You may have seen Lance Tapley's story in this week's Portland Phoenix - with four ideas on how Maine can fix its economic problems by increasing government spending - and by funding those increases with tax policies that will make Maine a fairer place to live, work, and do business.
And while he cites nationally renowned and award-winning economists (some of whom are also referred to in this story with a similar bent, published by the Seattle Weekly), the idea that any federal stimulus package could be hamstrung (at least in part) by state budget-slashing is gaining momentum.
Back in February, I wrote about all sorts of ways humans adjust our clocks to more closely match the natural world. Here's an example of how bad we are at doing this stuff. Back then - ten months ago - scientists whose job it is to do this stuff were predicting that the next "leap second" would be added at the end of 2009.
WRONG! It's tonight
The purgatory stay of the Portland Press Herald has been extended until "early next year," mainly because the financing hasn't come together yet for the purchasers, according to an article in today's Press Herald. The Blethens may be upset, because they had hoped to use the capital losses on the PPH sale to offset gains on real-estate sales.
Don Christen, a marijuana activist and Maine resident (whose Hempstock festivities I wrote about in August) was acquitted last week on charges of illegally cultivating and furnishing marijuana. The jury decided that Christen, who is also the founder of the marijuana-legalization activist group Maine Vocals, had the proper documentation to show that he was growing the cannibis for not only for medical purposes but for one specific pot-prescribed patient, Carroll Cummings.
The news of the release of the bulk of Clifford Still's work to a museum in Denver dedicated to his work reminds me of the hype machine of another wildly overrated painter, Andrew Wyeth a number of years ago.
With MASSIVE hat-tips to Consumerist and the Spike Feresten Show, I'll offer you these tidbits about Digital Television.
First, since most non-old-people fit in (at least) one of four categories (to be enumerated in a moment), there is an extremely good chance you don't need to do anything at all to account for the DTV "transition."
For a while, the Press Herald has been saying that a sale needs to close before the end of the year to work for the Blethens. Part of this is related to the fact that the Blethens will take a capital loss on the deal, and the loss can be used to offset some of the Blethens' tax obligations from their capital gains on the sale of some property in Seattle earlier this year.
A little gimmicky, but still, creative -- freshman state senator Justin Alfond (D-Portland) is asking his constituents to submit their ideas of good legislation. He'll pick one (or more?) winning ideas; the winners will have the honor of having their bills submitted to the legislature during the 2009 session, plus they'll get to have lunch with Alfond in Augusta.
Joe's New York Pizza opened a couple weeks ago where Granny's Burritos used to be (420 Fore St). I stopped in this afternoon to try their slices; which cost $3.25 and up. The cheese slice was fine. Thin crust, a bit greasy, and light on the sauce. Not undercooked or doughy, like some gross pizza can be. The BBQ chicken slice was heavy on the (probably not homemade) BBQ sauce, and loaded with chicken.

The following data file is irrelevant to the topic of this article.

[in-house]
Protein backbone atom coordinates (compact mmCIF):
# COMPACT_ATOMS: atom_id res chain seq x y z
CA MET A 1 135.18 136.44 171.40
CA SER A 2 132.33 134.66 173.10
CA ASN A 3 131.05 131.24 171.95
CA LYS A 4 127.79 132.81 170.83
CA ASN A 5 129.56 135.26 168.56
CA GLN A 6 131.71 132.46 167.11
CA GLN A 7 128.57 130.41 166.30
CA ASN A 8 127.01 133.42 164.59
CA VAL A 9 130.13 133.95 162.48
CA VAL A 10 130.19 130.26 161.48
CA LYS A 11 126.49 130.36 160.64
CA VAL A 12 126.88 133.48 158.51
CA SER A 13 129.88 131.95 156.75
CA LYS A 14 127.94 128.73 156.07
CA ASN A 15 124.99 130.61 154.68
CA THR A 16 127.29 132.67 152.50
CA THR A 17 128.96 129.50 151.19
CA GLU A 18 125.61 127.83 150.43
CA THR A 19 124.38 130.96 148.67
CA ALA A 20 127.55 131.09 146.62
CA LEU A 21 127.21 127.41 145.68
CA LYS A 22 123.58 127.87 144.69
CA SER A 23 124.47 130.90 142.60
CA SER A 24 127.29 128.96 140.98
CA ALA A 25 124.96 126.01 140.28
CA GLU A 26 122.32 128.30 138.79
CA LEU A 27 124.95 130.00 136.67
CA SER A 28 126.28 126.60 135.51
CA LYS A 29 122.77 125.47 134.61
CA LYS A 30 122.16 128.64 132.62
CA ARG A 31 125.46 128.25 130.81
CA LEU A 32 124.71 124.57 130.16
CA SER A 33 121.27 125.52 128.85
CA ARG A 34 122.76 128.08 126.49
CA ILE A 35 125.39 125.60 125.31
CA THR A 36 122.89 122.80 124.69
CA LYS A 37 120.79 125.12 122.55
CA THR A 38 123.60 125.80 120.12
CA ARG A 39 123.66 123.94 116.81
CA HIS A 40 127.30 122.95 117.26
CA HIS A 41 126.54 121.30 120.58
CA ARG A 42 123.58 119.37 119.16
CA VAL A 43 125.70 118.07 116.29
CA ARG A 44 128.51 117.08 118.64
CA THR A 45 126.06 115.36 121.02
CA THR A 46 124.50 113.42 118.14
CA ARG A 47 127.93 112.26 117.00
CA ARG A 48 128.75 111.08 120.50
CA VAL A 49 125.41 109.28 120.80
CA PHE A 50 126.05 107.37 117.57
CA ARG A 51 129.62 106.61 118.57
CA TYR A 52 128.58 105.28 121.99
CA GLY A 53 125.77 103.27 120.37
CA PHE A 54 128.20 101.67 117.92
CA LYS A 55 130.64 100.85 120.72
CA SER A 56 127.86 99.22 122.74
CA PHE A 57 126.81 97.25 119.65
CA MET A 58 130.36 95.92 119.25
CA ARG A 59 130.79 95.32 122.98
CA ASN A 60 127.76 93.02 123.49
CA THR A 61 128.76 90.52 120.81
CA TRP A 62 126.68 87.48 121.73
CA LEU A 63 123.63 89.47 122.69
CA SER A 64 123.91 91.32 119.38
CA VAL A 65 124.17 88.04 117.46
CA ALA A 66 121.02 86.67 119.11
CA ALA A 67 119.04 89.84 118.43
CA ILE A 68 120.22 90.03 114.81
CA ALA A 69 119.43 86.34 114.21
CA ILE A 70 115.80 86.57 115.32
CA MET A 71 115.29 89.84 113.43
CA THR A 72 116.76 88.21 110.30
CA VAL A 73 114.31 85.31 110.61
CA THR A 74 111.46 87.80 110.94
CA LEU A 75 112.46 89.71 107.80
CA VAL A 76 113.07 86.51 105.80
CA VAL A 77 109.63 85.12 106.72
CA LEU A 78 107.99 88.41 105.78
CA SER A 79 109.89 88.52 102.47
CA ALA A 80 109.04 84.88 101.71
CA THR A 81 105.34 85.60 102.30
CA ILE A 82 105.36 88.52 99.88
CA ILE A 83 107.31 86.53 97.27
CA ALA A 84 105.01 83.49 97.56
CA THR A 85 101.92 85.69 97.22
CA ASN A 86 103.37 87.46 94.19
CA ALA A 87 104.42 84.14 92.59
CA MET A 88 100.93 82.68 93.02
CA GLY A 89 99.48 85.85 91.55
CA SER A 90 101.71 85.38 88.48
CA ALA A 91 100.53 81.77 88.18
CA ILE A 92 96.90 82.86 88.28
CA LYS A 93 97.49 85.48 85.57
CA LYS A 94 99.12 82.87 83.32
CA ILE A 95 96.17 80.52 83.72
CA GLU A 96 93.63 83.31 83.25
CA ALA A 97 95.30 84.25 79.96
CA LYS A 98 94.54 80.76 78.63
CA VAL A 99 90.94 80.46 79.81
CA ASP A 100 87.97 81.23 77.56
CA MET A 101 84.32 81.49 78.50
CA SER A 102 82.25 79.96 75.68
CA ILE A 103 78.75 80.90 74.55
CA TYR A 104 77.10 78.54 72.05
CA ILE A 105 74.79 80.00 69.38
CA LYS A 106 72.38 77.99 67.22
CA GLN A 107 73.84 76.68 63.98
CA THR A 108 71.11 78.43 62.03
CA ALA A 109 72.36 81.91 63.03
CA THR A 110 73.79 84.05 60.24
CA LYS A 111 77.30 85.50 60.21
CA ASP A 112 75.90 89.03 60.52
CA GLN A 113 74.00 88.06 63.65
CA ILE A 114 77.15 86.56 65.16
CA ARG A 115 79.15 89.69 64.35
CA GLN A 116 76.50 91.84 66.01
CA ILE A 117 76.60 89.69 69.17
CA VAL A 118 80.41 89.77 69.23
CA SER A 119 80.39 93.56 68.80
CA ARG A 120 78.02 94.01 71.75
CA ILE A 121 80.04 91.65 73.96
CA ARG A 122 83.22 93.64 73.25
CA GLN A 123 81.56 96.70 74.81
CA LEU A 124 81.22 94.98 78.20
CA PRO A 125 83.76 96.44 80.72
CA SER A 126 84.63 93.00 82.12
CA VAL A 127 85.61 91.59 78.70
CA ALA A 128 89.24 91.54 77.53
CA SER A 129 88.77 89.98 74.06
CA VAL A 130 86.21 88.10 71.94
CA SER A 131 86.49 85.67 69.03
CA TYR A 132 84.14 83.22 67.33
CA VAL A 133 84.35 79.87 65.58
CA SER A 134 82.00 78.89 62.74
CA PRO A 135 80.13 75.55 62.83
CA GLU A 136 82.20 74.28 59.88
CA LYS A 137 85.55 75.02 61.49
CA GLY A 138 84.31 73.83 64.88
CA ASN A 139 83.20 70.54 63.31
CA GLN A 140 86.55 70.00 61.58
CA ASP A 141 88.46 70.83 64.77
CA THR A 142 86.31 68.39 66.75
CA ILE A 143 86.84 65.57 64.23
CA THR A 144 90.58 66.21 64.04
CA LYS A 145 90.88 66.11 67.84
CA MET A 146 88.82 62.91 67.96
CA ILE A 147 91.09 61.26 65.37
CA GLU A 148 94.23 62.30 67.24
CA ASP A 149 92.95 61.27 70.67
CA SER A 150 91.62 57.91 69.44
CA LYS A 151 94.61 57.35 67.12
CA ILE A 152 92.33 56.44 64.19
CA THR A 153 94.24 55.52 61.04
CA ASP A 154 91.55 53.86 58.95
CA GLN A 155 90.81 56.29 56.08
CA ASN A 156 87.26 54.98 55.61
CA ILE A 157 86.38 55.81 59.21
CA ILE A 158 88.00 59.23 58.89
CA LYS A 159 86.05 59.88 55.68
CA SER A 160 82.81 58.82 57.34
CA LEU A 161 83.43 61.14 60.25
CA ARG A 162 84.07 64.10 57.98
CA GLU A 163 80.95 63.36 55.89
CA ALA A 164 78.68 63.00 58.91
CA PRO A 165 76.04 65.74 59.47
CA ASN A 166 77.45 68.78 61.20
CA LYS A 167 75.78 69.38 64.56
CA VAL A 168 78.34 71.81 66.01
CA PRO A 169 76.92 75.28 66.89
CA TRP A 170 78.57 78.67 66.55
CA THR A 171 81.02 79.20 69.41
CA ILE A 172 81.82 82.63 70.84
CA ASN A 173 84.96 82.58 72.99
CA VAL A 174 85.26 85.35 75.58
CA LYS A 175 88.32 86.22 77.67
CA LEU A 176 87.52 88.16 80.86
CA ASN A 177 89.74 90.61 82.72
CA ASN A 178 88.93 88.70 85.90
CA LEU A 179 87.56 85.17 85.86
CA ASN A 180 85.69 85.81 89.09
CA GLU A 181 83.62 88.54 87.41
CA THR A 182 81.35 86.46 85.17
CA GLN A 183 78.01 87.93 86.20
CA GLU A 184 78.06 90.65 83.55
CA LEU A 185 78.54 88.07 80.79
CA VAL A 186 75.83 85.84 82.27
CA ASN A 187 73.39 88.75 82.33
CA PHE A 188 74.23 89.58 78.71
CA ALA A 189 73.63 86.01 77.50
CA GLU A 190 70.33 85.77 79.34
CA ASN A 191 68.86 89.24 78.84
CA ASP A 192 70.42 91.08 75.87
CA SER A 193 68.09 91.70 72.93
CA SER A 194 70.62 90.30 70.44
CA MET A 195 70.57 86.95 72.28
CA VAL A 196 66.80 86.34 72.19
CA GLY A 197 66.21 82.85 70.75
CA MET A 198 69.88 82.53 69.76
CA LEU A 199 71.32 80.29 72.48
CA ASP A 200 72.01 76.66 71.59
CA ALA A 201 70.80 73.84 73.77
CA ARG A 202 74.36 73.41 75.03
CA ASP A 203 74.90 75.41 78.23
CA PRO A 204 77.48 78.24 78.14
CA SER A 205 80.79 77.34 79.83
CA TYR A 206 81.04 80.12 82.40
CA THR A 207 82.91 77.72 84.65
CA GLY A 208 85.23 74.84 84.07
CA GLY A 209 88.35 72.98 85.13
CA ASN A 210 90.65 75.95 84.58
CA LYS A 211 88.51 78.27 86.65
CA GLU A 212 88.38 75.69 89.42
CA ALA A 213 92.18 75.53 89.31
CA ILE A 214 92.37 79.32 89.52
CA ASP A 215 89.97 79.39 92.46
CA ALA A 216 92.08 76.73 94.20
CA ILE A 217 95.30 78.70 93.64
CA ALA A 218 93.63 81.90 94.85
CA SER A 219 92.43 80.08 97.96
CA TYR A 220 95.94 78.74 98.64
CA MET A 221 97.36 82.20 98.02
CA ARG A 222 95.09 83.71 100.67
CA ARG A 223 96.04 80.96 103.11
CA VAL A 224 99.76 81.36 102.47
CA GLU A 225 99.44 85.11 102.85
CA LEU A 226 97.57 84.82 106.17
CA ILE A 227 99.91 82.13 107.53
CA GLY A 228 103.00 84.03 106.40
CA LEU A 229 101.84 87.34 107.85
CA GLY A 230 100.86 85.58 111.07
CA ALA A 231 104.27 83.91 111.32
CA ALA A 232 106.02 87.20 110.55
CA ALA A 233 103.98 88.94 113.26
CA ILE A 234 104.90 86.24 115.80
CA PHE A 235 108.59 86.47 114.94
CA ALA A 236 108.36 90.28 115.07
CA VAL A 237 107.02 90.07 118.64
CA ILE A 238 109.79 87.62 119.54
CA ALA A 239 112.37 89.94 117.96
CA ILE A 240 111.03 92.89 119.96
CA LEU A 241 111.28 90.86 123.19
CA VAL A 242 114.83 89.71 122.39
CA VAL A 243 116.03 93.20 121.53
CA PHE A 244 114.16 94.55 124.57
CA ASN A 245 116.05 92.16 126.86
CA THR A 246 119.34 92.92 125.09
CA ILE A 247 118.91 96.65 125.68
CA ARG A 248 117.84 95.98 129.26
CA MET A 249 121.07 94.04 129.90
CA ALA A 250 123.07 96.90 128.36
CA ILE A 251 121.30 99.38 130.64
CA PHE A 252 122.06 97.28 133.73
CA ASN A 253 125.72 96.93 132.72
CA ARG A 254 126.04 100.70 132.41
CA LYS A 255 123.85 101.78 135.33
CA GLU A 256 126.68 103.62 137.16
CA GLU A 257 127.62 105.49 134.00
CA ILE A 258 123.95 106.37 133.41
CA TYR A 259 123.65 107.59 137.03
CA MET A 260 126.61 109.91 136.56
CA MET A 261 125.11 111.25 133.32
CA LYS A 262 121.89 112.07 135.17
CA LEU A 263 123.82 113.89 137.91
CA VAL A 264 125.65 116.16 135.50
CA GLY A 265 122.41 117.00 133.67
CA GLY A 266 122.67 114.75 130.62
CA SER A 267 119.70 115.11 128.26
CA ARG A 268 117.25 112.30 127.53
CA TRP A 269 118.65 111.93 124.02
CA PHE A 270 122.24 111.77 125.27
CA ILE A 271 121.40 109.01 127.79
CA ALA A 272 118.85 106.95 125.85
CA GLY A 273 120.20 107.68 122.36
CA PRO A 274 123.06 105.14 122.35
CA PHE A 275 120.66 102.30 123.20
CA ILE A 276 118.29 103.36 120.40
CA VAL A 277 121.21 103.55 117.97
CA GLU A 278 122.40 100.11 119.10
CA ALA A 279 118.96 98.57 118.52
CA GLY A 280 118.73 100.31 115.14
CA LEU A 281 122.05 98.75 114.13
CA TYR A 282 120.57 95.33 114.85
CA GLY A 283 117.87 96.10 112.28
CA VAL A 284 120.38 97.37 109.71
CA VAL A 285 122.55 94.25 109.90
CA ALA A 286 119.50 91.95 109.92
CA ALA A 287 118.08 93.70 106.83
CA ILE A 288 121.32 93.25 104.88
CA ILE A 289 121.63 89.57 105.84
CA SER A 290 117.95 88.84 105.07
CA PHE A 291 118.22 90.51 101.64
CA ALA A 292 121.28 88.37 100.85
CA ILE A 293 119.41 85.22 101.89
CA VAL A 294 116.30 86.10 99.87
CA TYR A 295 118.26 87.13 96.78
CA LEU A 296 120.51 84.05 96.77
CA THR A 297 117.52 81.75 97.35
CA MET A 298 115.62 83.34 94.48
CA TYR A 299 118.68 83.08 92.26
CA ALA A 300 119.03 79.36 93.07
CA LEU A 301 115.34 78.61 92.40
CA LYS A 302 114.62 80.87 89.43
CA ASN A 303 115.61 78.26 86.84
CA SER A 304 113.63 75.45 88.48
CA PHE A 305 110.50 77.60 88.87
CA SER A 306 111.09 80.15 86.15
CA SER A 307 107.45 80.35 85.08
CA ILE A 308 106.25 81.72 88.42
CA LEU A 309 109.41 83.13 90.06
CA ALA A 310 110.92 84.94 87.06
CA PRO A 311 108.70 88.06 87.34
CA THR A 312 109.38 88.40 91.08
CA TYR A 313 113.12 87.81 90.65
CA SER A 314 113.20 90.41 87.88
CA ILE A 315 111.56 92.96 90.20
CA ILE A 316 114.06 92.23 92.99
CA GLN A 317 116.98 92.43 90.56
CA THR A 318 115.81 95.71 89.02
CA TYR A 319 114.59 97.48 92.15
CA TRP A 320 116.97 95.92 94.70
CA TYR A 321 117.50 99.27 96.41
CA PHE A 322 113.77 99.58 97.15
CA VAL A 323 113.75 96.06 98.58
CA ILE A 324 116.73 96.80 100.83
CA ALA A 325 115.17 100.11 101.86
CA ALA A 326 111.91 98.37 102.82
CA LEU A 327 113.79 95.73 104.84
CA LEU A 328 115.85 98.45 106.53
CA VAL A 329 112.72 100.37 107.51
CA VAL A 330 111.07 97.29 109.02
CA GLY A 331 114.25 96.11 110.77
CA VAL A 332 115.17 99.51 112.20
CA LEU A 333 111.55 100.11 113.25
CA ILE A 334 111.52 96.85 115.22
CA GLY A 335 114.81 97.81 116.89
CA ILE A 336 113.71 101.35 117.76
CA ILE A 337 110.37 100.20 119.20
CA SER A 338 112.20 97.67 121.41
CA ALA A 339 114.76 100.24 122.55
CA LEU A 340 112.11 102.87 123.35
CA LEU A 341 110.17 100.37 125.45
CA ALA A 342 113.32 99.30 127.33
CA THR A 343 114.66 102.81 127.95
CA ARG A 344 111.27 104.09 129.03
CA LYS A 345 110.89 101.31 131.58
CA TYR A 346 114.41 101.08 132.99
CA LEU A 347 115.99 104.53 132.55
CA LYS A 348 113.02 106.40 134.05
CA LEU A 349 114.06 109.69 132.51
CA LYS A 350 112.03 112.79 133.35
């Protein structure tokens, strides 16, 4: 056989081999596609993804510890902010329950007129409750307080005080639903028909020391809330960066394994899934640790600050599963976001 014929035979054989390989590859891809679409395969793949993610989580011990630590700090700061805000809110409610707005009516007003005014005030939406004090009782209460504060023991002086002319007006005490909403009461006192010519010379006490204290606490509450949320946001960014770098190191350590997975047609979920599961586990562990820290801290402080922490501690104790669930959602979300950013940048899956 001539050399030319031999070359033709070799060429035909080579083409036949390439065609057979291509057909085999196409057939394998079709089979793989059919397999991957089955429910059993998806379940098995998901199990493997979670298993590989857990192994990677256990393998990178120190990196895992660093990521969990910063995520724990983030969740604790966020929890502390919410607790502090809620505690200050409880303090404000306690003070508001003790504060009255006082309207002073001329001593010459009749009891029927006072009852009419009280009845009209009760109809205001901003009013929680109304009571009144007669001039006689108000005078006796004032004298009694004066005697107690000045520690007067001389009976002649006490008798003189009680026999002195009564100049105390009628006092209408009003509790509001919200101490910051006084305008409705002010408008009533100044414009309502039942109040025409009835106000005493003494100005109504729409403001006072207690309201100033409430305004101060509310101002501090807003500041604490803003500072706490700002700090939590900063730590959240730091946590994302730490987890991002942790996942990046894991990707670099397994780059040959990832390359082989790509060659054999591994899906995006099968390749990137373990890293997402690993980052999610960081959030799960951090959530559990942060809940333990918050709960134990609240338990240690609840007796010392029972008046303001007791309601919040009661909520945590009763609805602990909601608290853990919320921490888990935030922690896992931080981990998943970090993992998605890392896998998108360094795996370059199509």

A Kittery native, Dennis Blair, is likely to be tapped as the Director of National Intelligence in the Obama administration, according to the New York Times and ABC News. Blair, a retired four-star Navy admiral, is a former commander of all US Navy forces in Asia and the Pacific. Sadly, according to the Nation, he made the US (more) complicit in the 1999 violence in Timor
Many of the comments about Take Back Barack
so far have been from conservatives shouting with glee, calling Obama a
"snake-oil salesman" and a "con man," and apparently suggesting I'm a
sucker for believing his promises. But it appears the progressive
community might be paying some attention. Early tomorrow morning (East
Coast time) - so early it's late at night Pacific time - I'll be on the
Phil Hendrie Show talking about the Take Back Barack effort.
If you've seen the latest issue of the Portland Phoenix, you know it's time to Take Back Barack. But you should also know that you can follow our efforts on a new blog, at thePhoenix.com/TakeBackBarack. Check it out!
Self-described "crap speller" David Wolman sets out in a
literary-historical-travelogue across the English-speaking world to discover
who, exactly, made the rules that have tormented him since primary school, and
The Kennebunks Peace Department -- the same group responsible for organizing multiple protests outside the Bush compound in Kennebunk -- is collecting shoes to throw at the White House on January 19th as a "parting tribute" to President Bush. Bush was the target of a shoe lobbed by an Iraqi journalist over the weekend.
Maybe this is why Portland is such a safe town: our police officers are comfortable tapping into their creative side. On Wednesday, the Portland Police Department will release its 2009 calendar filled with "poetry and photography...produced by police officers, detectives, local poets and photographers and tells the story of life and work within the Portland Police Department.